November 15, 2018
Charity / Organisation associated with Hero
Mother Teresa's Missionaries of Charity, Calcutta, Clare Haven Services, Haven Horizons
Period Hero has been volunteering for
35 year of volunteering
Dedication of Volunteer
From an early age Mary wanted to make a difference to people’s lives. In her teens, she was moved by the pictures on TV of the street children in India and she travelled to volunteer with the Mother Teresa and the Missionaries of Charity in Calcutta. On her return, she was touched by the plight of Clare families fleeing from domestic abuse who were forced to stay overnight in the reception of the local Garda station - because there was nowhere in Clare for them to go. Mary took some of these women and children into her own home. Mary decided that she needed to do something about the situation. This led Mary to rent a small terraced house in her native Ennis to provide shelter for one family at a time who needed a safe and secure environment for themselves and their children. Mary was also helped in this by the kindness of the late Jim Brennan and his family in Rathcoole Co Dublin who provided the initial funding for the project. Mary got a small group of people together and they co-founded the charity, Clare Haven Services in 1993. Over the next few years the house was in continuous demand, as the scale of the rarely spoken about domestic abuse issue in Clare became apparent. The project grew and a FAS Community Employment scheme provided support for the project’s further development. Mary had the vision to ask why women and children had to leave their homes to seek shelter. She recognised that more awareness, education and training needed for women, community and intervening agencies if these patterns were to change safety for women and accountability of perpetrators. Mary’s vision was that women and children could live a life free from violence and fear.
Impact made by volunteer
Mary's work was recognised and funded by the Health Board, HSE, Tusla - Lotto, Millennium and other funders provided much needed funds as the demand for the service increased year on year. Mary’s tireless work led to collaboration with Respond Housing Association and the building of a six-unit purpose built 24hr refuge. The refuge was officially opened in 2002 by President Mary McAleese. Since then Clare Haven Services has provided emergency accommodation, outreach, court accompanying and educational programmes, helping hundreds of women and children escape from abusive relationships. Early programmes that she helped to initiate like Insights helped women identify patterns of abuse and set goals, bringing about self-determined change in their lives. Mary also recognised the need to help young girls and boys identify abusive patterns early on in a relationship and in the 1990’s, she delivered school workshops on Healthy Relationships . This has now become part of the current SPHE Programme in Secondary Schools.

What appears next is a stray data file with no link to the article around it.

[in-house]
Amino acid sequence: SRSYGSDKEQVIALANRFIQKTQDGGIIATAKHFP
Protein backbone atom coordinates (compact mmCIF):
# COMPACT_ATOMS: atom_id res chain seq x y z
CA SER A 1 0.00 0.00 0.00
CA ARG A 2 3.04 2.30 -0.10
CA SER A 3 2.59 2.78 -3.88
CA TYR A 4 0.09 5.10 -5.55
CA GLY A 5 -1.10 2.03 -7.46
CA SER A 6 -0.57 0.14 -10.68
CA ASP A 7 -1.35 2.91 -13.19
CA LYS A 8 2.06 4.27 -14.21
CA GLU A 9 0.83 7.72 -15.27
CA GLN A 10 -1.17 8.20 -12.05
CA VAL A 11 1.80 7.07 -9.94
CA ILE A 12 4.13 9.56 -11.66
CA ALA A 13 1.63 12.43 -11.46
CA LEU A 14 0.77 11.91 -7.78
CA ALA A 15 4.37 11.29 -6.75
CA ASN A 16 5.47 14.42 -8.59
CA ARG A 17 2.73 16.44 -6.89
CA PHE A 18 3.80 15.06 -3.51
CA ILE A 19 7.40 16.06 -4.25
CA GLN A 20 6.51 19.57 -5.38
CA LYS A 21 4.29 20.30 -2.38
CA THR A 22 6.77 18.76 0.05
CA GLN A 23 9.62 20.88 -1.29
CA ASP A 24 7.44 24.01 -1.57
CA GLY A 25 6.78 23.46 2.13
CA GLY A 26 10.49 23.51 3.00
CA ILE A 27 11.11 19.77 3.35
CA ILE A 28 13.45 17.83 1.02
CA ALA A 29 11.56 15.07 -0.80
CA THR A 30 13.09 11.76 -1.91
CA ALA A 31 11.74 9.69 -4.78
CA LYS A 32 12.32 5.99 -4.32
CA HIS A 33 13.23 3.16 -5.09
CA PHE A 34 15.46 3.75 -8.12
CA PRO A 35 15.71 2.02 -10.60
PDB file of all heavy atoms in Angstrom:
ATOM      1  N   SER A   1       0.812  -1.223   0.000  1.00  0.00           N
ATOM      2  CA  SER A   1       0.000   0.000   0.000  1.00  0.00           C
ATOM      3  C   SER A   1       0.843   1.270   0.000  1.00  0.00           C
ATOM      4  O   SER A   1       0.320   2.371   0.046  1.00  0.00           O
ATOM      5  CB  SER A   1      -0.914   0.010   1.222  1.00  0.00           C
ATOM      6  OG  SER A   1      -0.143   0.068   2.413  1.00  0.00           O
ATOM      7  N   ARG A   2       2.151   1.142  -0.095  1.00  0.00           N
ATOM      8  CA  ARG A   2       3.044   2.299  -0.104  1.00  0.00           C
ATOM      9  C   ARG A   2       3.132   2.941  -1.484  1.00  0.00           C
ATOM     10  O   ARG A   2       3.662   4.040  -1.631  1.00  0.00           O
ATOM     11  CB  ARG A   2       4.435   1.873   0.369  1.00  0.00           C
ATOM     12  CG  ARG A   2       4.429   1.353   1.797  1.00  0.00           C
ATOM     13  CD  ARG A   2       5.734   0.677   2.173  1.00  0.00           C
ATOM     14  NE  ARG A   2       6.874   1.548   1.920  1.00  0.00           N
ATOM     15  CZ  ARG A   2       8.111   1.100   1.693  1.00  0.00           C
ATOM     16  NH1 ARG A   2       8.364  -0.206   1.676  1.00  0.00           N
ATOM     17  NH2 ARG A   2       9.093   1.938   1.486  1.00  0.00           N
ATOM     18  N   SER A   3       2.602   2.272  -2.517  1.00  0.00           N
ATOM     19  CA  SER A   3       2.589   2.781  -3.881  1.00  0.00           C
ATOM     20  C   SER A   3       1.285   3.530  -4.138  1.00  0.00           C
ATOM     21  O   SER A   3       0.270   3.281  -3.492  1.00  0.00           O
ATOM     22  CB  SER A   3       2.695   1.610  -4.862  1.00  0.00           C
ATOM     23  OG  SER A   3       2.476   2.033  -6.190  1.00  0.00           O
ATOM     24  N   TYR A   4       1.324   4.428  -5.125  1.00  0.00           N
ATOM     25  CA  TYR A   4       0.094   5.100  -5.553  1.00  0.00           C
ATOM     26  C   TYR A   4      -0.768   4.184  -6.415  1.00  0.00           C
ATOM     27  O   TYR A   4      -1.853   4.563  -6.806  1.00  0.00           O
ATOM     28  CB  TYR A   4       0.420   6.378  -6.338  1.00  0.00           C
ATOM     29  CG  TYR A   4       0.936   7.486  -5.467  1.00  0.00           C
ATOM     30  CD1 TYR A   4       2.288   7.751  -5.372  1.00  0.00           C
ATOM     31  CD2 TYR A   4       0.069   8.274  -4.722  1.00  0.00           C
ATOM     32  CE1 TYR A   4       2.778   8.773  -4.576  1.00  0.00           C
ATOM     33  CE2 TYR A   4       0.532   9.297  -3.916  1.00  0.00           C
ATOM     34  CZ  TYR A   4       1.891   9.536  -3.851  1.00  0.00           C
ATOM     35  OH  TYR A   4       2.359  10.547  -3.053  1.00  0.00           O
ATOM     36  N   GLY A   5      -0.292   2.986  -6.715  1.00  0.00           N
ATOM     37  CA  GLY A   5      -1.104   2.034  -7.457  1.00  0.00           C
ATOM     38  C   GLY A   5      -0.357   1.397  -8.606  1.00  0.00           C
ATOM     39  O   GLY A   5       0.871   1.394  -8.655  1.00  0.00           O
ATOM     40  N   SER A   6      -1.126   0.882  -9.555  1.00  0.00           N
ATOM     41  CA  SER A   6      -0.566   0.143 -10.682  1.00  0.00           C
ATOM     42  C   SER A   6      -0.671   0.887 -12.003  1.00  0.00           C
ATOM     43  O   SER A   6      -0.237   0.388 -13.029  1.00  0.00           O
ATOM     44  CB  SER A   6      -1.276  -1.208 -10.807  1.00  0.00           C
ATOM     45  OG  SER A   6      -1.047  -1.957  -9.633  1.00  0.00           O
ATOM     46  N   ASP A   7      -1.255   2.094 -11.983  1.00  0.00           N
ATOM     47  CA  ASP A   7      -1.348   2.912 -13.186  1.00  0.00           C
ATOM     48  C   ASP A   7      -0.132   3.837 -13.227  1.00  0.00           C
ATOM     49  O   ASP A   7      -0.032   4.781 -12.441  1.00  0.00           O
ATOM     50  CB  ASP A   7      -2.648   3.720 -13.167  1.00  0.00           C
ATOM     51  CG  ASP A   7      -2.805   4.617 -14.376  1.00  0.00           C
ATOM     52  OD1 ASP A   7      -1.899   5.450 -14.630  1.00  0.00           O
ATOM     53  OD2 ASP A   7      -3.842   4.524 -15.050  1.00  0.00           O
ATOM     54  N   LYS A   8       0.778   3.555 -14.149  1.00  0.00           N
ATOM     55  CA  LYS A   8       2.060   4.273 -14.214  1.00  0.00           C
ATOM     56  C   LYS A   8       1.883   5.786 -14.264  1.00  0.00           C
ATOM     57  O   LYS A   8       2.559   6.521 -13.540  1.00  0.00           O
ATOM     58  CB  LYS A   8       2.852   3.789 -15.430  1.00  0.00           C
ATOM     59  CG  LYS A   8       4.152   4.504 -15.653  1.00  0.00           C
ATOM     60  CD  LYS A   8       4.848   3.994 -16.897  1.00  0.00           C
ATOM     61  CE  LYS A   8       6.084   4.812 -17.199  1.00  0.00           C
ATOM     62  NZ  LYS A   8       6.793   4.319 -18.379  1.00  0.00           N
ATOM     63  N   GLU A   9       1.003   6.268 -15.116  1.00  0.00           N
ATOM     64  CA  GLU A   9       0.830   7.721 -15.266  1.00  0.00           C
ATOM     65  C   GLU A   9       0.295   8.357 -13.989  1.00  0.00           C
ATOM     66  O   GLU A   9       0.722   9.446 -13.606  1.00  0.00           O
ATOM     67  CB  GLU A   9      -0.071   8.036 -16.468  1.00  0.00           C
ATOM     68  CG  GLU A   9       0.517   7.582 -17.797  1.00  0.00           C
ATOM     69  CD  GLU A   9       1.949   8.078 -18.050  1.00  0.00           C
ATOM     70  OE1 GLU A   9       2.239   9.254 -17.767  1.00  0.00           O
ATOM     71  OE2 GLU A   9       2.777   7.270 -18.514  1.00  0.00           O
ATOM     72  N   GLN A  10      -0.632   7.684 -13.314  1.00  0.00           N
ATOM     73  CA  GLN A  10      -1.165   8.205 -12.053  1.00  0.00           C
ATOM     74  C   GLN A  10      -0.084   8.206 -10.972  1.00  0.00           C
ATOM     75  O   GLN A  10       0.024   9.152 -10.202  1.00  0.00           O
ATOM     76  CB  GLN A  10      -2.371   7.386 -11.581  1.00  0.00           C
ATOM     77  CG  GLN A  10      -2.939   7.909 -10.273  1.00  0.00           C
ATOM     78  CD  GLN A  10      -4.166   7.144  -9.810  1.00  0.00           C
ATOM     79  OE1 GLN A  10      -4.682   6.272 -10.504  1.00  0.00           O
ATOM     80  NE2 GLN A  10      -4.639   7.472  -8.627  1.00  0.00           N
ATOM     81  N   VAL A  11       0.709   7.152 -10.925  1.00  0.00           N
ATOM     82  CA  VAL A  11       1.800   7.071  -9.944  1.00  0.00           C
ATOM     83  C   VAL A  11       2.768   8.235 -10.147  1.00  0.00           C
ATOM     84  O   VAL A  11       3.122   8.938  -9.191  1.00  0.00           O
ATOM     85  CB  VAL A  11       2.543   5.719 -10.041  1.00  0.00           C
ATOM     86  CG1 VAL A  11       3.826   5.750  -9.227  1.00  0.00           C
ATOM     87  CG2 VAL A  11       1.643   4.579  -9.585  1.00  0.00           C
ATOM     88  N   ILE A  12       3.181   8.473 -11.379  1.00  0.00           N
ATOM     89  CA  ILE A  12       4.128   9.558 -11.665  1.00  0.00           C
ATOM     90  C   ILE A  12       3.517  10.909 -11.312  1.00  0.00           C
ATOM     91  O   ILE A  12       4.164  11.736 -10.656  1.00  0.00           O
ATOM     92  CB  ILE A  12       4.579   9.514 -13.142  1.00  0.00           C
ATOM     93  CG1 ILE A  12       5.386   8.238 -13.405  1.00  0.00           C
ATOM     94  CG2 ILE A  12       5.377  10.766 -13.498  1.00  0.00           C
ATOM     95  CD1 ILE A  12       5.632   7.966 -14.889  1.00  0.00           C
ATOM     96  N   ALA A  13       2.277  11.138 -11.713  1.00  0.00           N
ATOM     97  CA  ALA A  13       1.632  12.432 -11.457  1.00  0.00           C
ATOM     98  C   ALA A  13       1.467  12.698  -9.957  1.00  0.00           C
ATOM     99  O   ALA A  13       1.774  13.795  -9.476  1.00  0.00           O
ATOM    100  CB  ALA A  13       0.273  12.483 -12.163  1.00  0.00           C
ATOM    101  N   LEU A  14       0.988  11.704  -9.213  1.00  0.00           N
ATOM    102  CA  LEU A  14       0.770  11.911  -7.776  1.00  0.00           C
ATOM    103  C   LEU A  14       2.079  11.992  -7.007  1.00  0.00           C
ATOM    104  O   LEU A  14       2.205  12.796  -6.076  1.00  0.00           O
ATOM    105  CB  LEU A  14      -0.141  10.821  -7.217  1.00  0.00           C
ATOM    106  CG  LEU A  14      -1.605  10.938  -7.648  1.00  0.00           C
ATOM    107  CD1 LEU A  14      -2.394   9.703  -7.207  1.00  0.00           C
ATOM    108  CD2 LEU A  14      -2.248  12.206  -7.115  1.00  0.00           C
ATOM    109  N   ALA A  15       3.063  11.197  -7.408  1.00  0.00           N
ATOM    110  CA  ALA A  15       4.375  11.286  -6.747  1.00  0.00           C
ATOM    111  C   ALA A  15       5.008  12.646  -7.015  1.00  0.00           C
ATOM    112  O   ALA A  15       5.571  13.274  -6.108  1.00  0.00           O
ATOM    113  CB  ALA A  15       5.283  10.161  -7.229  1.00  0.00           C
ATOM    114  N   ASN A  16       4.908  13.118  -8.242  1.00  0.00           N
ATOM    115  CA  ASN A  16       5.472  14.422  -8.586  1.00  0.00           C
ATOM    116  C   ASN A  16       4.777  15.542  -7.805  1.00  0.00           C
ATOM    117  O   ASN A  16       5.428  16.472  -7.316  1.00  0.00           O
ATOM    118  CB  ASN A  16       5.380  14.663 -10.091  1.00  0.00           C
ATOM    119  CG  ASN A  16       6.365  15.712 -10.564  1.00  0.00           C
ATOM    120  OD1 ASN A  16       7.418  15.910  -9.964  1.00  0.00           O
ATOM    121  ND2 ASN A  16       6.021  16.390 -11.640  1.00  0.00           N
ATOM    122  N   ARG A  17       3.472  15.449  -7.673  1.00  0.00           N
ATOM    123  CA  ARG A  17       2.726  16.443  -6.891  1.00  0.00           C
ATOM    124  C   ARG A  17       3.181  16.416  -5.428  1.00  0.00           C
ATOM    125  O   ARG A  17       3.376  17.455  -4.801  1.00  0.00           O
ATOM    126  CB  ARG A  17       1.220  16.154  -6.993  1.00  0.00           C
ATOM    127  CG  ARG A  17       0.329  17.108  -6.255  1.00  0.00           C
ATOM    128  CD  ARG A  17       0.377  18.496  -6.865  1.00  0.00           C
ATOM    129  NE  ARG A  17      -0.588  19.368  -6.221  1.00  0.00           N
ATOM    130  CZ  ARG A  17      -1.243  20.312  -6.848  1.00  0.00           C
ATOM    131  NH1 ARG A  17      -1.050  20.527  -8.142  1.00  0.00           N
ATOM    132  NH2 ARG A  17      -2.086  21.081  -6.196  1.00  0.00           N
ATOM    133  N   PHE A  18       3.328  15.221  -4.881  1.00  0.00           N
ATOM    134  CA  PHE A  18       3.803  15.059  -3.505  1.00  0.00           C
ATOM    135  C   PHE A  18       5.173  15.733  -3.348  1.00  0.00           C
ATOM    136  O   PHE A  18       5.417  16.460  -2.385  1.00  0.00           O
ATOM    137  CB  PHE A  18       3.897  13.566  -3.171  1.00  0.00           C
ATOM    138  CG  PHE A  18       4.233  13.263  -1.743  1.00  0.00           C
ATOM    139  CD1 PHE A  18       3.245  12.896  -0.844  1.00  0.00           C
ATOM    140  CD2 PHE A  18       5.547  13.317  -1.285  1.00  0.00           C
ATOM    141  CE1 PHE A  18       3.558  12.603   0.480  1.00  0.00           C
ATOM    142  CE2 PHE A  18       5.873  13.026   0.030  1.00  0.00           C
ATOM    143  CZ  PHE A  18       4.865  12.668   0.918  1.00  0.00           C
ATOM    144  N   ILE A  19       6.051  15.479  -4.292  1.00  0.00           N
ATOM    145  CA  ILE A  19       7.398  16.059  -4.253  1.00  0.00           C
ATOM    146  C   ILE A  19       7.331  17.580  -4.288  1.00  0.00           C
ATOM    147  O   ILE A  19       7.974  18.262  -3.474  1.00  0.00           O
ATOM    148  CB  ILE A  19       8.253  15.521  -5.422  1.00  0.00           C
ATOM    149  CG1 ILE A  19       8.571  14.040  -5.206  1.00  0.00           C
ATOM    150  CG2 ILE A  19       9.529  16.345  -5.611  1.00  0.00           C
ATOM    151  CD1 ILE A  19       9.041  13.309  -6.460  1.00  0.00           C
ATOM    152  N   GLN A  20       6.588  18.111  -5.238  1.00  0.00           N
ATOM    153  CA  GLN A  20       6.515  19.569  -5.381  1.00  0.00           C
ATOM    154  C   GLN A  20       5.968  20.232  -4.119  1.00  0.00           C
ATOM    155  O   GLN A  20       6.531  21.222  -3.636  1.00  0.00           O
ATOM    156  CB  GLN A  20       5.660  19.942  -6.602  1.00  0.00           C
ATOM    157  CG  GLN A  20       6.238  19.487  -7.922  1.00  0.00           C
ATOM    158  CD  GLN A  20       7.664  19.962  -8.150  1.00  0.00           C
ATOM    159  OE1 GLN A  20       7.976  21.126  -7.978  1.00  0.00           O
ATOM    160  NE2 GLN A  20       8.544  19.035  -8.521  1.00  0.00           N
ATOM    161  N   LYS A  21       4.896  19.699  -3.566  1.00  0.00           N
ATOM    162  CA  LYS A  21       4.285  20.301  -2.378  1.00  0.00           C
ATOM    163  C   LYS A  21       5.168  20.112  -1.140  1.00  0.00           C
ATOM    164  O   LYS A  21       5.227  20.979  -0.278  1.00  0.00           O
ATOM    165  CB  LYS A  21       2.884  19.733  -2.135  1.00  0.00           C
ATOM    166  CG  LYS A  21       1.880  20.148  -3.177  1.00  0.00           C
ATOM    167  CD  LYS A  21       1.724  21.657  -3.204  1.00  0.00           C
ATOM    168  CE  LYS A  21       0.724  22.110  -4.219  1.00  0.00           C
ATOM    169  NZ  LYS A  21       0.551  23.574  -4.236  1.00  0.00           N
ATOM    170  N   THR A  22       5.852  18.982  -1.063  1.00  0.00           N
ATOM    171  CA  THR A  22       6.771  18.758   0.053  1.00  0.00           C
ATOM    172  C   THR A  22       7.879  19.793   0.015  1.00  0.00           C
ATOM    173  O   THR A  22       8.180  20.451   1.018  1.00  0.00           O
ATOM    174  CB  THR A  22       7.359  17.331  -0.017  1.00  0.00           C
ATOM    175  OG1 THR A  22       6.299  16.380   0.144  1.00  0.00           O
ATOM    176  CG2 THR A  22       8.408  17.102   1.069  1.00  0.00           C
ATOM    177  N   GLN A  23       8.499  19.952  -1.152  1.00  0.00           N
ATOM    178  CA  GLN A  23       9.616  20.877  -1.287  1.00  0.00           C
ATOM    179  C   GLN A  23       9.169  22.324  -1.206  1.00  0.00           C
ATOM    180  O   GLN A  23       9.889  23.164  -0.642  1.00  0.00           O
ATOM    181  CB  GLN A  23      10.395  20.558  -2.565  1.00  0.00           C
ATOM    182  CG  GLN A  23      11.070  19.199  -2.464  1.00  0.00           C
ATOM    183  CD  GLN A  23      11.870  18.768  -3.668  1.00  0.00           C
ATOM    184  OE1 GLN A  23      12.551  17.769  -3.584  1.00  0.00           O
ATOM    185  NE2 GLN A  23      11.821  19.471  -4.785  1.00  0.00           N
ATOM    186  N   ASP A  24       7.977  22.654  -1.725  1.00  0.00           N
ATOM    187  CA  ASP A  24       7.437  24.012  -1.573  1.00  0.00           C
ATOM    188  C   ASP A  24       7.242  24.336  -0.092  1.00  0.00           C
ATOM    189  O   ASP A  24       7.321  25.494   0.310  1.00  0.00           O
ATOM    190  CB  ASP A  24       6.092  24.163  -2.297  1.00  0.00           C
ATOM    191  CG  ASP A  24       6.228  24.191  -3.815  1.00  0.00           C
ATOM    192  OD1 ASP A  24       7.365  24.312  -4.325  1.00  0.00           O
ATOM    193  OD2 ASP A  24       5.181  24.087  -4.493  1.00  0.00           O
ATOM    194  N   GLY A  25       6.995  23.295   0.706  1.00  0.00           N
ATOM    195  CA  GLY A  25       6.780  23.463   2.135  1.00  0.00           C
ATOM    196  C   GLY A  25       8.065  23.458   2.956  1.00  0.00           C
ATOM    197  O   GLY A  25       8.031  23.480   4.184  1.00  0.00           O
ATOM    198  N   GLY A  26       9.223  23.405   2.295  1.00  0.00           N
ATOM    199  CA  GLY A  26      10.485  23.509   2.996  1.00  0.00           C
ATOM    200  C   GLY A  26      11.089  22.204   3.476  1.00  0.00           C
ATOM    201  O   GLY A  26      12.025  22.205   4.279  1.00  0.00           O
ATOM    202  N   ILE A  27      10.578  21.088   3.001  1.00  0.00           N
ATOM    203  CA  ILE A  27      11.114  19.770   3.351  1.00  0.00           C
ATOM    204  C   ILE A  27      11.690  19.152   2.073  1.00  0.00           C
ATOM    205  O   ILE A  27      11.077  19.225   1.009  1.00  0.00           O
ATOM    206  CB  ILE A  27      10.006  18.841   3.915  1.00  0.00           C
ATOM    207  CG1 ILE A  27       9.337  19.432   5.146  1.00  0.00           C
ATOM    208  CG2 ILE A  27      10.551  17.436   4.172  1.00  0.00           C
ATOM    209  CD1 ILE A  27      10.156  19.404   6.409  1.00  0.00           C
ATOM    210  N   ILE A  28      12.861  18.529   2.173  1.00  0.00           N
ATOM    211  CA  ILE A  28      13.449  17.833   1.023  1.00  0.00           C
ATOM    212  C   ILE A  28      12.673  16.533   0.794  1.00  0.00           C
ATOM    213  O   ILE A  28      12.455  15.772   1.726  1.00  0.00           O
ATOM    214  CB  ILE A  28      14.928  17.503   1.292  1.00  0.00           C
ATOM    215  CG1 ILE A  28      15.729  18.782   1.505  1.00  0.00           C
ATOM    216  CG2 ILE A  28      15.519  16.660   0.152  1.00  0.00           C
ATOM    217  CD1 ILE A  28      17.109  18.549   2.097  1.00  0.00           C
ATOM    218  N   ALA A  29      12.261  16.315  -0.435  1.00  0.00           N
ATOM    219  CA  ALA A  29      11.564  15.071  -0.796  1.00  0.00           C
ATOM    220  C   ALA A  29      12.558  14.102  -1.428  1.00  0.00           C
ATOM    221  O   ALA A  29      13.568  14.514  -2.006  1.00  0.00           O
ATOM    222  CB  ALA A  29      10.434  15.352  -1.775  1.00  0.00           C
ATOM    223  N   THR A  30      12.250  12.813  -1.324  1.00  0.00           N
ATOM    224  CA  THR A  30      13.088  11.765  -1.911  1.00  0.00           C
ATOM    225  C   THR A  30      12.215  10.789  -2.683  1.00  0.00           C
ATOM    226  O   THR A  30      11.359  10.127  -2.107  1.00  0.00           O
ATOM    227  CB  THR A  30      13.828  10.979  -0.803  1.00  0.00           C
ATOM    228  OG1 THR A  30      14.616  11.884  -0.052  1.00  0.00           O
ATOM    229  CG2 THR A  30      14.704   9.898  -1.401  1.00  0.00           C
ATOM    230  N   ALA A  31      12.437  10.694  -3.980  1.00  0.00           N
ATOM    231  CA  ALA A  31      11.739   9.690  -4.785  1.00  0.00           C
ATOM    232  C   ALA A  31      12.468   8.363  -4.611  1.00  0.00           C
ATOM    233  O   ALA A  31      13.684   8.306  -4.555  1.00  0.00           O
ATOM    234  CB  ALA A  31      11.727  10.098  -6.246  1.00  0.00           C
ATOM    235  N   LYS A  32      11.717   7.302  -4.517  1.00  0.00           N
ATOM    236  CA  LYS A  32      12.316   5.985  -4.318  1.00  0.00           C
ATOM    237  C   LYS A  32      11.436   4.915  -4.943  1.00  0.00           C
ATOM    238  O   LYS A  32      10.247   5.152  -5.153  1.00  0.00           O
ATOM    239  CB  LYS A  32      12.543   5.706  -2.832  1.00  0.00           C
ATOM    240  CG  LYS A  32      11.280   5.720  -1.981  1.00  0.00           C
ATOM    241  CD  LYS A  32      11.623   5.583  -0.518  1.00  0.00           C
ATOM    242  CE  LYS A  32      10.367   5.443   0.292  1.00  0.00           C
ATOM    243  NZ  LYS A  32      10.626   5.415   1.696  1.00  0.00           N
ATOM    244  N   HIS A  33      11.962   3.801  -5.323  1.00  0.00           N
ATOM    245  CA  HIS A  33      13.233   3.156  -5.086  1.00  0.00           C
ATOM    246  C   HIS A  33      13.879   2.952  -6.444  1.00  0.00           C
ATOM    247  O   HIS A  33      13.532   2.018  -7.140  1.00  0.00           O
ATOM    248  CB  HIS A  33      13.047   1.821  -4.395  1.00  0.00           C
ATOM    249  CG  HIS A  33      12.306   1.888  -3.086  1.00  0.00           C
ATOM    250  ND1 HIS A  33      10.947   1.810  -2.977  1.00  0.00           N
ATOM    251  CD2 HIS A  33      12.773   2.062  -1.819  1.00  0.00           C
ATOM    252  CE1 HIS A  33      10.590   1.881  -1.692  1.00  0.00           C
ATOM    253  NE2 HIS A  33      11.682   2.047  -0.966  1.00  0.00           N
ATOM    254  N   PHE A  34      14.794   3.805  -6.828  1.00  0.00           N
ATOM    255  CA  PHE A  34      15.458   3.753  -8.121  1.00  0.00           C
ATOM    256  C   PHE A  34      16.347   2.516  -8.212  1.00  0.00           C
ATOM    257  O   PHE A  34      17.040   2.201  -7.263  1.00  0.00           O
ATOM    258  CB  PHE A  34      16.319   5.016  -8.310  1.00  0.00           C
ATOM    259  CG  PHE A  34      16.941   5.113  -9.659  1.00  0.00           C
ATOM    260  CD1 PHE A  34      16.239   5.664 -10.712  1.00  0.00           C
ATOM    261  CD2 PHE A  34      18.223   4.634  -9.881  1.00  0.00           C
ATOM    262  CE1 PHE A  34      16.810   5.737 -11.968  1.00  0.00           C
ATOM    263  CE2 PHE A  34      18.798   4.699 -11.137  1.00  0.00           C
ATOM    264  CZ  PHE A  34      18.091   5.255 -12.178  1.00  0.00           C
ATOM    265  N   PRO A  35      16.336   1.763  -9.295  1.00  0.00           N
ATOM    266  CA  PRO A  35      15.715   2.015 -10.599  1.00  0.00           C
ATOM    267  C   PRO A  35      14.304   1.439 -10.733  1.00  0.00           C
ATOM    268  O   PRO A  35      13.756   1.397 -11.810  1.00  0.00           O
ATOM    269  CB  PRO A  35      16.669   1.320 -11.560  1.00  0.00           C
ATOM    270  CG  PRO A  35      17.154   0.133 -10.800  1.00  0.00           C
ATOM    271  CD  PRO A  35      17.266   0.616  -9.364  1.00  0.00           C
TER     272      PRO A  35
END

Creativity / Initiative / Passion showed by volunteer
Mary realised that the real challenge in addressing gender-based violence needed more than providing accommodation, support and counselling. Mary had the vision around breaking the cycle of abuse, preventing women and young people from going into unhealthy relationships. Ellen Pence, the American academic and social activist from the Duluth Domestic Abuse Intervention Project came to Ireland in the 1990’s to do presentations on the award winning Duluth model. Mary recognised that a similar model should be set up here, if a long-term solution to domestic violence in Ireland was to be achieved. Mary set up a second charity in 2013, called Haven Horizons, with the aim of bringing about the individual, family, community and societal changes necessary for the elimination of relationship abuse and the associated gender inequality. Mary had the vison to support the establishment of a charity shop to ring-fence funding for a range of prevention projects which would provide long-term solutions to combat the pervasive nature of the problem of domestic abuse in Ireland. This led to research into the Minnesota Blueprint for Safety model (an interagency criminal justice response to domestic abuse that prioritises the safety of women and holding perpetrators accountable). Mary worked with An Garda Síochána to bring the team from St. Paul over to Ireland to address national interagency representatives in Dublin, which resulted in the proposal for adopting the Blueprint as a national pilot project and national coverage of the issue on the DriveTime radio programme. The proposal is currently with the Garda Síochána Commissioner for approval. Mary has worked tirelessly for over 25 years to make the home a safer place for women and children caught in the trap of an abusive partner. She continues to work today, always in a voluntary capacity with the dream of the Clare intervention project becoming standard practice not just in Clare but throughout Ireland. A vision realised Mary has volunteered and dedicated hundreds of hours every year over the last 30+ to achieving her vision for a future free from violence and domestic abuse. As well as setting up and securing funding for the two charities, Mary has supported many individuals who have come to her for help personally or for advice on setting up services that address inequality and other gaps in service provision. Mary has always been generous and given her time to support people’s personal development, their personal journey or their vision for a better future.